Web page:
“When I had to be accountable to her, and pay her, that became a real motivator for me — when I told her I was going to do something, I didn’t want to let her down,” she said. “And that made it an interesting relationship, different from anything I’d had before. She wasn’t my boss, she wasn’t my mom, she wasn’t even a colleague, but I wanted to do what I said I was going to do, because she was counting on me. The coaching relationship is very interesting like that.”

Accounting Lessons
When asked what problem, or professional weakness, Weiss was most helpful with, Jamrog said it was consistency in her work.
“I would work really hard, then I wouldn’t, then I’d work really hard again, and then I wouldn’t,” she explained. “It was a very inconsistent — and also very stressful — way to work. She helped me really build in consistent practices that became habits over time.”
But that proved to be simply one of many ‘projects’ the two would work on over a coaching relationship that would last eight years and ended only because Jamrog had reached a point professionally where she was comfortable and simply didn’t want to take on any more projects.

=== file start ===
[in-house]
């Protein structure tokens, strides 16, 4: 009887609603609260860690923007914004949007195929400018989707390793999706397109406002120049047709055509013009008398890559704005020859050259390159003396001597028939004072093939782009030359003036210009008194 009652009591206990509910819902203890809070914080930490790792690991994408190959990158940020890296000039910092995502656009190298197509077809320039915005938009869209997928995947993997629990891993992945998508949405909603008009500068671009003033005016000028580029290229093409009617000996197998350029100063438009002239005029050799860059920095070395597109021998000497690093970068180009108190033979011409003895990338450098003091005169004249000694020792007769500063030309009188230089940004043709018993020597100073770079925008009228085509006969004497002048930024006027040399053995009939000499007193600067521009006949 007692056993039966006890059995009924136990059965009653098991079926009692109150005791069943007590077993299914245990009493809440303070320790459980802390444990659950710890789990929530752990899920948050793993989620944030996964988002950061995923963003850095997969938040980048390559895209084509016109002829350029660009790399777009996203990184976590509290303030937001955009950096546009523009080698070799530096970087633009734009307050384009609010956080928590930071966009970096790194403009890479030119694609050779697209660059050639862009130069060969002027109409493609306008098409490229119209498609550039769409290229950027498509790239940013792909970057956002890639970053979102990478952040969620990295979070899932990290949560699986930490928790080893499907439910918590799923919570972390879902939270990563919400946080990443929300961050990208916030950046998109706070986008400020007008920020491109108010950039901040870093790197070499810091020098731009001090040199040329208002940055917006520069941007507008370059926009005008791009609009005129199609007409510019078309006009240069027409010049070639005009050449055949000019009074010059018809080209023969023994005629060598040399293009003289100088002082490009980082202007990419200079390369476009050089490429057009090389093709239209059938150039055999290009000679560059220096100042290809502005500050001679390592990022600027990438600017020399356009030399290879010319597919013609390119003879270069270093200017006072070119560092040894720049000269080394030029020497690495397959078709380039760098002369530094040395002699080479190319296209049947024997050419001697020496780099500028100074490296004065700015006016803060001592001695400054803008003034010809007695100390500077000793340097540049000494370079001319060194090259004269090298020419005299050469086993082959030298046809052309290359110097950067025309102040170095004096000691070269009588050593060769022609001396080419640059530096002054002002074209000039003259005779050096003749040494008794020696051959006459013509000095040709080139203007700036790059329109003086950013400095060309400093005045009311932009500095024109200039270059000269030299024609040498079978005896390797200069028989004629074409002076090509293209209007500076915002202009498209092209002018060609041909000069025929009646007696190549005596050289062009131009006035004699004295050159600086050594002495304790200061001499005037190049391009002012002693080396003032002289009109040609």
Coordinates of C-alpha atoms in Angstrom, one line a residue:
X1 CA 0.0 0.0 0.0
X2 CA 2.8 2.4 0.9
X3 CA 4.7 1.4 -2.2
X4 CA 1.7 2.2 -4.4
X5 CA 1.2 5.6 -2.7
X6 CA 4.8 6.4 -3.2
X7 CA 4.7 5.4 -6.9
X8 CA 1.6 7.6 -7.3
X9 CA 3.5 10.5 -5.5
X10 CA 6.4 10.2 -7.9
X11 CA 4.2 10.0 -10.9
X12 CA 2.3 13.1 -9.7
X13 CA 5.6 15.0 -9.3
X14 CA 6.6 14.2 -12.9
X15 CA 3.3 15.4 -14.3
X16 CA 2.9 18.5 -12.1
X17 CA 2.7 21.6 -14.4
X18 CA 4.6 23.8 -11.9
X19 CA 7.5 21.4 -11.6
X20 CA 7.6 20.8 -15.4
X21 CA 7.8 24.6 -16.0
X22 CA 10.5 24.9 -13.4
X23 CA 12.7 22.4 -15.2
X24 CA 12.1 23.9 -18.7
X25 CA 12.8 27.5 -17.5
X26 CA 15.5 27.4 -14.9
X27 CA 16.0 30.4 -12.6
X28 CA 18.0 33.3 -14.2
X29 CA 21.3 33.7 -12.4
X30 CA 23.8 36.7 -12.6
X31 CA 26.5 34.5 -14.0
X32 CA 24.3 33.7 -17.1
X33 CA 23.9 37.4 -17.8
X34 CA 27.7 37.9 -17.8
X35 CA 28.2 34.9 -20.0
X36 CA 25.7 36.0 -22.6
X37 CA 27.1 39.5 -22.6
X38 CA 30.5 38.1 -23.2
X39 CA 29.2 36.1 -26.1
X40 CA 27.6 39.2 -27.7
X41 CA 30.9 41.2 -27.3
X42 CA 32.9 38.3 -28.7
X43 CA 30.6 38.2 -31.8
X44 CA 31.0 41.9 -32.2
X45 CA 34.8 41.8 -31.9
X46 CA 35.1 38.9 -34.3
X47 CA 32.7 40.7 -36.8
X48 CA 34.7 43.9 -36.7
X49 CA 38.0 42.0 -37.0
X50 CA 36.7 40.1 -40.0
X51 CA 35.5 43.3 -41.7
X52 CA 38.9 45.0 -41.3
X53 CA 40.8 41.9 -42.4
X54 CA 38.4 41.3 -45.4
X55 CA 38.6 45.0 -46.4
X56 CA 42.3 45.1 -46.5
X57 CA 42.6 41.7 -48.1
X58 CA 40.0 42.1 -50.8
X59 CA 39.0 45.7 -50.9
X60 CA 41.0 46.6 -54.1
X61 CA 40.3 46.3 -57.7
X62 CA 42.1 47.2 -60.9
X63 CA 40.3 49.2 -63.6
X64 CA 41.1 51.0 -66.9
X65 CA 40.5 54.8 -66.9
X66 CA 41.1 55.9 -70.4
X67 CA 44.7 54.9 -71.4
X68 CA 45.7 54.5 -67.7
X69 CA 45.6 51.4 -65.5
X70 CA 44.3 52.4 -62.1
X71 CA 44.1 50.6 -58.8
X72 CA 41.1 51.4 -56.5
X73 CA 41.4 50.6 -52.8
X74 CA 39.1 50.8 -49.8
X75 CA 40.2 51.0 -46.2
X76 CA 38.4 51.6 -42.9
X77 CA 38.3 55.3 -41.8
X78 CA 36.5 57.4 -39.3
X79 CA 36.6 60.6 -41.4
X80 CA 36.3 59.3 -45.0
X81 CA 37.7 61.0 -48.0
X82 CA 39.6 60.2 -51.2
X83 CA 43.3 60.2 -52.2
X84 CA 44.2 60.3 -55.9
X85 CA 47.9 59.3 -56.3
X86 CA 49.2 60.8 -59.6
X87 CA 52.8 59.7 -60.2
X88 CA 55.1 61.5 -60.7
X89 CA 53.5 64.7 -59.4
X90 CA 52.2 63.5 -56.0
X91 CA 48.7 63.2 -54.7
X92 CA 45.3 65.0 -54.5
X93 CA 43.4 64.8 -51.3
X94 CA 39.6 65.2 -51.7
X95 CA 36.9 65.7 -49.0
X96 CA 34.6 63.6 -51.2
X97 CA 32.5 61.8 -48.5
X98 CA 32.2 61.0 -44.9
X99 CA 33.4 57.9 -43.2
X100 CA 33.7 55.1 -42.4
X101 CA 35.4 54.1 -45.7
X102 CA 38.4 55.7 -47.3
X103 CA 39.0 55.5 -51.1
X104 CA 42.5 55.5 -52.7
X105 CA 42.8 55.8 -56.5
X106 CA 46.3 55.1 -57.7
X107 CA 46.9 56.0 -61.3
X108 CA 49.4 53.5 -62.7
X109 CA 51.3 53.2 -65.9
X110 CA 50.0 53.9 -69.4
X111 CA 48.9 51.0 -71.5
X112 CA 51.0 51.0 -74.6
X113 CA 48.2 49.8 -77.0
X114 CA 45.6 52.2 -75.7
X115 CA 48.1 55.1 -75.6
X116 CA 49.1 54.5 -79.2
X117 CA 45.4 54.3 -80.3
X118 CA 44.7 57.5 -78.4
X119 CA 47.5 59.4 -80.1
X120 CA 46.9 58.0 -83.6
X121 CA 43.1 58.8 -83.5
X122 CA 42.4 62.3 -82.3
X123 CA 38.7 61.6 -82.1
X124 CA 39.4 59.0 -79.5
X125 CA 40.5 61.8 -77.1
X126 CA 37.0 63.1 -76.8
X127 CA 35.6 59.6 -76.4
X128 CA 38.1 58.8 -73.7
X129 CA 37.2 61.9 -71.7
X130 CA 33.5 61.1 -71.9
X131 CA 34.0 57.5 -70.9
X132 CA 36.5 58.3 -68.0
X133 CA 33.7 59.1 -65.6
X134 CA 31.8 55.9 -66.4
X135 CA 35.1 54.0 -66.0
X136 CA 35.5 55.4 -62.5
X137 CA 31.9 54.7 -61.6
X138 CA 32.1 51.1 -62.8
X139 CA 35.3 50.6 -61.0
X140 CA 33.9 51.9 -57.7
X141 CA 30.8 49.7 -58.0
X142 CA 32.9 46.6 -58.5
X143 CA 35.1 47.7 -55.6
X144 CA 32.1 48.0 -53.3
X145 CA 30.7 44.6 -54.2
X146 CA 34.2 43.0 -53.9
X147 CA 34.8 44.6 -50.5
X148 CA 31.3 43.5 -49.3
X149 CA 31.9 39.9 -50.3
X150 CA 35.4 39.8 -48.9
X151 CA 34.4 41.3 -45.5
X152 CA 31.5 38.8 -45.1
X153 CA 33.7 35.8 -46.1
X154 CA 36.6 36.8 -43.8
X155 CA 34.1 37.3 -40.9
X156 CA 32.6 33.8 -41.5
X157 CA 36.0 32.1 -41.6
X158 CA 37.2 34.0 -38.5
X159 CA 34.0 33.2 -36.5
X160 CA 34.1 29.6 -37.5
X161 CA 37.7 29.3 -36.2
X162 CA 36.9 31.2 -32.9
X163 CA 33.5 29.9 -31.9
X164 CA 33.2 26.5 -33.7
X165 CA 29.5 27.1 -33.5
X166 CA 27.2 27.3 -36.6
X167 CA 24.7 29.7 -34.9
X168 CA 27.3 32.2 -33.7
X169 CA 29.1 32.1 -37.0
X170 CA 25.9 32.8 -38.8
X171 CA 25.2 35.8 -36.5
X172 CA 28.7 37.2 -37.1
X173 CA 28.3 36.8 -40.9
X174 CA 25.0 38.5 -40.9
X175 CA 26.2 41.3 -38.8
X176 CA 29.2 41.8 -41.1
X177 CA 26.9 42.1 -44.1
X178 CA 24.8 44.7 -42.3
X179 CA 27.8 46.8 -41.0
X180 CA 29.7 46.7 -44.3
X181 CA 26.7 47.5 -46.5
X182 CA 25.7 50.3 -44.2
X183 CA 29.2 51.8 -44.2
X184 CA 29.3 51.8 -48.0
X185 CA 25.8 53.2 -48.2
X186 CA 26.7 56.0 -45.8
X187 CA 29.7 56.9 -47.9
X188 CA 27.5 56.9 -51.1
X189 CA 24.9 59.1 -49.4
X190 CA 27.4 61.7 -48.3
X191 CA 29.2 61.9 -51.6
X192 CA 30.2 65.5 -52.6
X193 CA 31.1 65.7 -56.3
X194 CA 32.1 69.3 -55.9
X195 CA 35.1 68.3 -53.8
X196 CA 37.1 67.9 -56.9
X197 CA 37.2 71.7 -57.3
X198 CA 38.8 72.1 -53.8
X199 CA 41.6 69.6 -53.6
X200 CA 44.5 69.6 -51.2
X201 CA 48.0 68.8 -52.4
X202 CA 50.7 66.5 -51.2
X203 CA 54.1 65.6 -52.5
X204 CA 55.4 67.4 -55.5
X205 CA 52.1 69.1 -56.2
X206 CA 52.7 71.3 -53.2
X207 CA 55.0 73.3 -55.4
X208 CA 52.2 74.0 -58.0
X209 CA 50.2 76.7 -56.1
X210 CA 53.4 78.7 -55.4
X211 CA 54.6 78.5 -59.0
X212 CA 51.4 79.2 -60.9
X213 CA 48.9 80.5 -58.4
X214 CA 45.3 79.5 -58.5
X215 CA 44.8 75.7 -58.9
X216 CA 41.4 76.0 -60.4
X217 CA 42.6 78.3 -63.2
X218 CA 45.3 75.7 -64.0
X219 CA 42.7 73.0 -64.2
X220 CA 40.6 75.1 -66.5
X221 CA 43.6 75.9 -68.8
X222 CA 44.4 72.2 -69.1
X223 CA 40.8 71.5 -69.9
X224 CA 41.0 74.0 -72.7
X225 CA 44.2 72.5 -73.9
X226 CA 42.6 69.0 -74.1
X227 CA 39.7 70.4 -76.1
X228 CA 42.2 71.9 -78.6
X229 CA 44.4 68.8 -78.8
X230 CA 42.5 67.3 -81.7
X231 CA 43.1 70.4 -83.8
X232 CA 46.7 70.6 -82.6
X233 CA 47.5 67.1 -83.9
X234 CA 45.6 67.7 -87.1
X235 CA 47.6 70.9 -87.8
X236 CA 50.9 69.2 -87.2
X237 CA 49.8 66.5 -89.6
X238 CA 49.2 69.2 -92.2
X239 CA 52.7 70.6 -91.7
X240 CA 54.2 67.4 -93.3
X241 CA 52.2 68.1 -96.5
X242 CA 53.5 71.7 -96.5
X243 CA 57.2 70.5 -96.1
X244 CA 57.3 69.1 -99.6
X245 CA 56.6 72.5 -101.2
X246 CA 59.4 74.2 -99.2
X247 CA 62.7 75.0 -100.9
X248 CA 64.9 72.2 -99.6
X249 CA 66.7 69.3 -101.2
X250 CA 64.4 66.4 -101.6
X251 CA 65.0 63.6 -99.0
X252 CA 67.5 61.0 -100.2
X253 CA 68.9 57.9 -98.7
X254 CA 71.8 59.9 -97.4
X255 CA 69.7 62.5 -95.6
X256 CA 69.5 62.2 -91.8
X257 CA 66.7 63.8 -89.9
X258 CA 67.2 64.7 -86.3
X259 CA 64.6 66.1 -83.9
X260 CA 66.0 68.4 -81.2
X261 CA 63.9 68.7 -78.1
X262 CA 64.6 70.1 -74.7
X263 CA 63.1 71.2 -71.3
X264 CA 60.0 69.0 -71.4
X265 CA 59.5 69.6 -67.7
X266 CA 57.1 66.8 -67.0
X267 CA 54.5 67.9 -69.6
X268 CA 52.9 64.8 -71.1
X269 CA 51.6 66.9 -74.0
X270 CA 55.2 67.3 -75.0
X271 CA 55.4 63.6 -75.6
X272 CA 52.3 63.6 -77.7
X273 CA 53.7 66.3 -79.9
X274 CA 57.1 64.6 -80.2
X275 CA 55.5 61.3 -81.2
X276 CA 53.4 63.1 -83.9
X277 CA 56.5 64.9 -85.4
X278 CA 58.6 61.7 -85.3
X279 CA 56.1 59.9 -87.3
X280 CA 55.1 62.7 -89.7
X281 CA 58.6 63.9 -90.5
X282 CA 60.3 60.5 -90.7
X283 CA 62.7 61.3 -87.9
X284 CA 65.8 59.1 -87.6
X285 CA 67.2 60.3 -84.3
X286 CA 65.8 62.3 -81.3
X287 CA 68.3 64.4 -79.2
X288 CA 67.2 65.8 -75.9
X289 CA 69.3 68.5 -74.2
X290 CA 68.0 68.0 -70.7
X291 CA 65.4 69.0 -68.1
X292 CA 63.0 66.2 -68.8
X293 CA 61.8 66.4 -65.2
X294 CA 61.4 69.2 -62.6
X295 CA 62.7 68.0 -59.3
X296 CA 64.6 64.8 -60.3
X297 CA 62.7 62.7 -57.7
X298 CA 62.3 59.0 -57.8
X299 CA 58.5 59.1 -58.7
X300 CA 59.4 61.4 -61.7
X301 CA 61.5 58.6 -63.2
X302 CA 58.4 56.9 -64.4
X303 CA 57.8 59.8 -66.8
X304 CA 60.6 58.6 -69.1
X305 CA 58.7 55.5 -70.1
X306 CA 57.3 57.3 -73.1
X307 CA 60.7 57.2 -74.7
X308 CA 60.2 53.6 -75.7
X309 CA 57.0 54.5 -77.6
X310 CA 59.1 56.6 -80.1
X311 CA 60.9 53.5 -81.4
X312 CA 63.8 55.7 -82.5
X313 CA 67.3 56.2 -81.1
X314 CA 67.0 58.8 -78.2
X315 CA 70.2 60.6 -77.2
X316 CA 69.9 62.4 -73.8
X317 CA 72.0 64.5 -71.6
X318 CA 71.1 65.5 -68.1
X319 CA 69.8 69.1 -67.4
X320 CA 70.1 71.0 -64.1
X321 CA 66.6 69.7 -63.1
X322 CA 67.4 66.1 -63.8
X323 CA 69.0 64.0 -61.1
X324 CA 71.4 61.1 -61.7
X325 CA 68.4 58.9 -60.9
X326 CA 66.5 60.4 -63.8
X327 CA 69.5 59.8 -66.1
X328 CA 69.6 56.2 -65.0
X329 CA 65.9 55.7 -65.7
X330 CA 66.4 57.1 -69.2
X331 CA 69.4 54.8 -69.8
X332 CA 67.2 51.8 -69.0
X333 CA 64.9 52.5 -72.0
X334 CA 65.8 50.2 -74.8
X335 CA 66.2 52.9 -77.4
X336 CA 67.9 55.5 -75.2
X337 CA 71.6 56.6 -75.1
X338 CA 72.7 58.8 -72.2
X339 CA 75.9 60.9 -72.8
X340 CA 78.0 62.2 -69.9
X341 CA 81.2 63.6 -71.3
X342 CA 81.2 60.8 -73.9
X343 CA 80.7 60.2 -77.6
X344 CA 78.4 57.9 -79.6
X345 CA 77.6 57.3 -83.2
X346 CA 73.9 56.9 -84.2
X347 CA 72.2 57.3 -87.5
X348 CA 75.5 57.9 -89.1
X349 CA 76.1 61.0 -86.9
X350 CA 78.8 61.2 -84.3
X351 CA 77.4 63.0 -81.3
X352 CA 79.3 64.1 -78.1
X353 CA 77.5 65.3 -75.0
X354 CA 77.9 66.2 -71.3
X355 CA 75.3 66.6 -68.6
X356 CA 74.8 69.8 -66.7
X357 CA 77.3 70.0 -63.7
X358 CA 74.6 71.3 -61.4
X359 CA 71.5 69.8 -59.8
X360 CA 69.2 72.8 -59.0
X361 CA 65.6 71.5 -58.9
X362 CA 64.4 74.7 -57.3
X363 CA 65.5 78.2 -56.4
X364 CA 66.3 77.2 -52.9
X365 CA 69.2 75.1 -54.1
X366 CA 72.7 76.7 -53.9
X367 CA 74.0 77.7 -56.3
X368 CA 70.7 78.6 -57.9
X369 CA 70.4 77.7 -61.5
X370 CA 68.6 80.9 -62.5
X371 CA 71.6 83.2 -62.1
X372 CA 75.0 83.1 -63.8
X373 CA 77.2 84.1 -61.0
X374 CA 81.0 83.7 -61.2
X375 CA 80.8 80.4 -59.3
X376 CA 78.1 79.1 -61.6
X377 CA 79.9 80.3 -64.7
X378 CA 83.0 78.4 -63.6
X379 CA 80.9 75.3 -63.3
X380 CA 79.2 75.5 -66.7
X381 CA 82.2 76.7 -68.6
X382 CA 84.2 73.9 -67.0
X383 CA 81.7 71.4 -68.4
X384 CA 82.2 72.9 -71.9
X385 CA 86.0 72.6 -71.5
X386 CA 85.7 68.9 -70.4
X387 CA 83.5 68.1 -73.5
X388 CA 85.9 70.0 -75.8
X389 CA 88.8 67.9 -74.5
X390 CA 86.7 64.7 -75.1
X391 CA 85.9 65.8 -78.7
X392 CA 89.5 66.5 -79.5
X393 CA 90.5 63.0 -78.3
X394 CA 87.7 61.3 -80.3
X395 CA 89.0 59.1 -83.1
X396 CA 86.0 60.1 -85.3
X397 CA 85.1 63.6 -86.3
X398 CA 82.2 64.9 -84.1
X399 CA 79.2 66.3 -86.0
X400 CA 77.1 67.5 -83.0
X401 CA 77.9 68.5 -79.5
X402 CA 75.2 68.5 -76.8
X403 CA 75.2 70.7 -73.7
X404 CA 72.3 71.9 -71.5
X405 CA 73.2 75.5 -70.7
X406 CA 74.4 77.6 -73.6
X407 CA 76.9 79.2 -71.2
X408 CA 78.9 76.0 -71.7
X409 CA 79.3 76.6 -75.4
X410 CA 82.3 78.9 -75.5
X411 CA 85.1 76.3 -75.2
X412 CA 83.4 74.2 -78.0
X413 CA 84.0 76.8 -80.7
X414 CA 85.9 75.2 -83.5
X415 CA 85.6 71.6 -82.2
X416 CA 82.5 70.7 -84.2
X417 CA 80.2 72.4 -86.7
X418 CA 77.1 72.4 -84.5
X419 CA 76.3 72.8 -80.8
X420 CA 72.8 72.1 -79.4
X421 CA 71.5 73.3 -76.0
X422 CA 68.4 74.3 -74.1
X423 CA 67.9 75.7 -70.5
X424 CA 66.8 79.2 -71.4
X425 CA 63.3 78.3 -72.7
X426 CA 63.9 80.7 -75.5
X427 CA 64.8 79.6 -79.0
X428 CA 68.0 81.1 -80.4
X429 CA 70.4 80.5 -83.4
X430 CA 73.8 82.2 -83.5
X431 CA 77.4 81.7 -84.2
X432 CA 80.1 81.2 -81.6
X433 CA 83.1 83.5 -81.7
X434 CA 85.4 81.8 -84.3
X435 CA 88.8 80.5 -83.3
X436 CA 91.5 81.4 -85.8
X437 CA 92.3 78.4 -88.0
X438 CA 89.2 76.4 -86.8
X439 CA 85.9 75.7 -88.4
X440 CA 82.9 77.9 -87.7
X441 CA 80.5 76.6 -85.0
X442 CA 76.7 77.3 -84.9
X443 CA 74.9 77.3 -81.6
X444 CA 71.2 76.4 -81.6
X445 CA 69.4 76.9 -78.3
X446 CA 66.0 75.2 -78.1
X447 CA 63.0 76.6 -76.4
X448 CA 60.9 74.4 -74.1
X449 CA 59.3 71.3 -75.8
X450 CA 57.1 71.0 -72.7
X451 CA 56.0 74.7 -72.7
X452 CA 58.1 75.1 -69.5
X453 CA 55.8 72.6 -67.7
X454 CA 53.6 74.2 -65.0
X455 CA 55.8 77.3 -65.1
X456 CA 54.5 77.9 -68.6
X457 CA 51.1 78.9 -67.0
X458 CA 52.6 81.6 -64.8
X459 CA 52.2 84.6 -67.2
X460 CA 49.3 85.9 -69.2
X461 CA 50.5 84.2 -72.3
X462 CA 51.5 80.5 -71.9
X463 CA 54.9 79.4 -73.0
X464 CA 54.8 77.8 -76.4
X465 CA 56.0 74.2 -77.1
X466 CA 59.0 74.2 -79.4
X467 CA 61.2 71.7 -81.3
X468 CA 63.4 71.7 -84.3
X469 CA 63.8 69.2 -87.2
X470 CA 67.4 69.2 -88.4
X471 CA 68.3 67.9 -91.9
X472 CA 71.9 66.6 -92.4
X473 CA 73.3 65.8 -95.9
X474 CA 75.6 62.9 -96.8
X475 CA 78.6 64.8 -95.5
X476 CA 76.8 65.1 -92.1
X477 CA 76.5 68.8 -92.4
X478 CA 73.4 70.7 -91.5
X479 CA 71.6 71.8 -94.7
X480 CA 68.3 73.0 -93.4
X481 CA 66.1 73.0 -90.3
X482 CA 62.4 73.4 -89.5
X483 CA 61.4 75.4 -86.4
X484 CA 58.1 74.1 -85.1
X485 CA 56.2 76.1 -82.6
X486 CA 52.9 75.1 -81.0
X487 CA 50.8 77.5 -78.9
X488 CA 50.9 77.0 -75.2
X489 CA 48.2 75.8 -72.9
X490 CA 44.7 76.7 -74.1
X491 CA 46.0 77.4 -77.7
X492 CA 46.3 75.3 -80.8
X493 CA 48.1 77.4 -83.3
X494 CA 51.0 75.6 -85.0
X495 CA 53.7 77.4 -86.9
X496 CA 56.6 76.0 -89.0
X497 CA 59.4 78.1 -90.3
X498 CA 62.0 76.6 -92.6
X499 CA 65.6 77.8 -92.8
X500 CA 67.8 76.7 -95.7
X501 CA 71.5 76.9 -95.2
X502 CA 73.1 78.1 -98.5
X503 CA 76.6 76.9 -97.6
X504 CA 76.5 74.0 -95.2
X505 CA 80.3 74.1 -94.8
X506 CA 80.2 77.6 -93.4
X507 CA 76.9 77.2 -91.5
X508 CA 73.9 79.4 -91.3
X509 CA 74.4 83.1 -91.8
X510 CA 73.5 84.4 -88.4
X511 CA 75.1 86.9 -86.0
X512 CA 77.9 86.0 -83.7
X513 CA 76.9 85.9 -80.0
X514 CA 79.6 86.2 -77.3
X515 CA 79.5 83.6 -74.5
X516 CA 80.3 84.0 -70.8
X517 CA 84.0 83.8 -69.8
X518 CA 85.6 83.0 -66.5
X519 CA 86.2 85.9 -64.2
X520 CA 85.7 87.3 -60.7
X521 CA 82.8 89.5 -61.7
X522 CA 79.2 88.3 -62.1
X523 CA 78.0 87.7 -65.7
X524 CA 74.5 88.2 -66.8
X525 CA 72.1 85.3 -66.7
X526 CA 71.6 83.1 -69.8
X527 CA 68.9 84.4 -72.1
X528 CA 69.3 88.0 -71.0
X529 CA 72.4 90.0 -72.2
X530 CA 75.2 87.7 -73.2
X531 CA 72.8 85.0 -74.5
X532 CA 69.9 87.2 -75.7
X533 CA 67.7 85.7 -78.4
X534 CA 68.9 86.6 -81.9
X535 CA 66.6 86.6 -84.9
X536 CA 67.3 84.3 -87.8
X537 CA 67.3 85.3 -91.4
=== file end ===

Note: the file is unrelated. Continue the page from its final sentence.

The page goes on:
Weiss said her clients have different motivations for seeking out her services. Many, like Jamrog, had reached a point in their career where they realized that to get to the next level — whatever that might be — they would need some help getting there. Others, meanwhile, don’t feel accomplished in their career, despite a decent level of success, and need help reaching that station. And still others understand that, while they may be good at what they do professionally, they need a coach to help them to maximize their potential, set the bar higher, and then clear the bar.